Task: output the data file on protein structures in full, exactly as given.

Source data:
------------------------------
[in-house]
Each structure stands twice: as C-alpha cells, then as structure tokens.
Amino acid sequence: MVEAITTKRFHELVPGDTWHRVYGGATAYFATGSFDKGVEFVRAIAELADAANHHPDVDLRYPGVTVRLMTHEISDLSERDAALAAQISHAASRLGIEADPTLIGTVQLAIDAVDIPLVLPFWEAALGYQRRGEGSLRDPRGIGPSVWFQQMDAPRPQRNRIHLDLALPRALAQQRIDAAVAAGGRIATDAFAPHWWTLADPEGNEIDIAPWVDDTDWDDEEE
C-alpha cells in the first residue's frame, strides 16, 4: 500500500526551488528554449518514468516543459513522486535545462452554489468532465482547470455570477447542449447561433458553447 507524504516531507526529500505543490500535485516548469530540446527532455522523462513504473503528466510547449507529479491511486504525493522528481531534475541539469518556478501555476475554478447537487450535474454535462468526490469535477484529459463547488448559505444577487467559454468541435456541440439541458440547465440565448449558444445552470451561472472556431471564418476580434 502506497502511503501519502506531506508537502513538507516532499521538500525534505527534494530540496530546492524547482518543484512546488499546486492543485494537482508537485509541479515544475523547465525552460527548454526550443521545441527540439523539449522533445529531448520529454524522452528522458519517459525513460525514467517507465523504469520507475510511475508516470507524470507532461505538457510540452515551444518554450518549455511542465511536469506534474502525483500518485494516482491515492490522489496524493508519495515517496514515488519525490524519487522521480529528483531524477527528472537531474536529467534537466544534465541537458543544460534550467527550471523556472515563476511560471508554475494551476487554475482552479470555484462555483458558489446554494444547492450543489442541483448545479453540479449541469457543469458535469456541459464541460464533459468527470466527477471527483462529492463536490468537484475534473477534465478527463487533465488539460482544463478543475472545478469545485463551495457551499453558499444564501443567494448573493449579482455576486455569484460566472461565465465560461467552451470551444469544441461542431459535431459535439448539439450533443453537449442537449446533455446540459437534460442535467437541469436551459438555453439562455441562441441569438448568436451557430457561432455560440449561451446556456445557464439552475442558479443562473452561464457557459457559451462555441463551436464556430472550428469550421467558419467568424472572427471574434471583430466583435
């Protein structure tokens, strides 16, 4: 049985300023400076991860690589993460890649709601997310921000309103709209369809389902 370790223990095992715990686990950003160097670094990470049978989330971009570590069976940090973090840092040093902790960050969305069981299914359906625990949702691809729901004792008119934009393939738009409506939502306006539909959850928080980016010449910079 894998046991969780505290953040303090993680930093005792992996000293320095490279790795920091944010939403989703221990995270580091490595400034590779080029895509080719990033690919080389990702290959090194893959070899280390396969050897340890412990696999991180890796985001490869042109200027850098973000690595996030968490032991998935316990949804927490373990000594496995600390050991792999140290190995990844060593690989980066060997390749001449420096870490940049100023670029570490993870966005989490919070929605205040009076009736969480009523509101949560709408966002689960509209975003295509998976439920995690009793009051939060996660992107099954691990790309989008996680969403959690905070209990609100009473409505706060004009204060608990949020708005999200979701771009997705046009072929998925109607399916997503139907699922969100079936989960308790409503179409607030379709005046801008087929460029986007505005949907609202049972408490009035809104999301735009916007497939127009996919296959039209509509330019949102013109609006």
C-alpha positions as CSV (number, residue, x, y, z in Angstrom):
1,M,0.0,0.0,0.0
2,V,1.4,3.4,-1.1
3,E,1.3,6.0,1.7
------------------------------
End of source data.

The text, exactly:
[in-house]
Each structure stands twice: as C-alpha cells, then as structure tokens.
Amino acid sequence: MVEAITTKRFHELVPGDTWHRVYGGATAYFATGSFDKGVEFVRAIAELADAANHHPDVDLRYPGVTVRLMTHEISDLSERDAALAAQISHAASRLGIEADPTLIGTVQLAIDAVDIPLVLPFWEAALGYQRRGEGSLRDPRGIGPSVWFQQMDAPRPQRNRIHLDLALPRALAQQRIDAAVAAGGRIATDAFAPHWWTLADPEGNEIDIAPWVDDTDWDDEEE
C-alpha cells in the first residue's frame, strides 16, 4: 500500500526551488528554449518514468516543459513522486535545462452554489468532465482547470455570477447542449447561433458553447 507524504516531507526529500505543490500535485516548469530540446527532455522523462513504473503528466510547449507529479491511486504525493522528481531534475541539469518556478501555476475554478447537487450535474454535462468526490469535477484529459463547488448559505444577487467559454468541435456541440439541458440547465440565448449558444445552470451561472472556431471564418476580434 502506497502511503501519502506531506508537502513538507516532499521538500525534505527534494530540496530546492524547482518543484512546488499546486492543485494537482508537485509541479515544475523547465525552460527548454526550443521545441527540439523539449522533445529531448520529454524522452528522458519517459525513460525514467517507465523504469520507475510511475508516470507524470507532461505538457510540452515551444518554450518549455511542465511536469506534474502525483500518485494516482491515492490522489496524493508519495515517496514515488519525490524519487522521480529528483531524477527528472537531474536529467534537466544534465541537458543544460534550467527550471523556472515563476511560471508554475494551476487554475482552479470555484462555483458558489446554494444547492450543489442541483448545479453540479449541469457543469458535469456541459464541460464533459468527470466527477471527483462529492463536490468537484475534473477534465478527463487533465488539460482544463478543475472545478469545485463551495457551499453558499444564501443567494448573493449579482455576486455569484460566472461565465465560461467552451470551444469544441461542431459535431459535439448539439450533443453537449442537449446533455446540459437534460442535467437541469436551459438555453439562455441562441441569438448568436451557430457561432455560440449561451446556456445557464439552475442558479443562473452561464457557459457559451462555441463551436464556430472550428469550421467558419467568424472572427471574434471583430466583435
């Protein structure tokens, strides 16, 4: 049985300023400076991860690589993460890649709601997310921000309103709209369809389902 370790223990095992715990686990950003160097670094990470049978989330971009570590069976940090973090840092040093902790960050969305069981299914359906625990949702691809729901004792008119934009393939738009409506939502306006539909959850928080980016010449910079 894998046991969780505290953040303090993680930093005792992996000293320095490279790795920091944010939403989703221990995270580091490595400034590779080029895509080719990033690919080389990702290959090194893959070899280390396969050897340890412990696999991180890796985001490869042109200027850098973000690595996030968490032991998935316990949804927490373990000594496995600390050991792999140290190995990844060593690989980066060997390749001449420096870490940049100023670029570490993870966005989490919070929605205040009076009736969480009523509101949560709408966002689960509209975003295509998976439920995690009793009051939060996660992107099954691990790309989008996680969403959690905070209990609100009473409505706060004009204060608990949020708005999200979701771009997705046009072929998925109607399916997503139907699922969100079936989960308790409503179409607030379709005046801008087929460029986007505005949907609202049972408490009035809104999301735009916007497939127009996919296959039209509509330019949102013109609006």
C-alpha positions as CSV (number, residue, x, y, z in Angstrom):
1,M,0.0,0.0,0.0
2,V,1.4,3.4,-1.1
3,E,1.3,6.0,1.7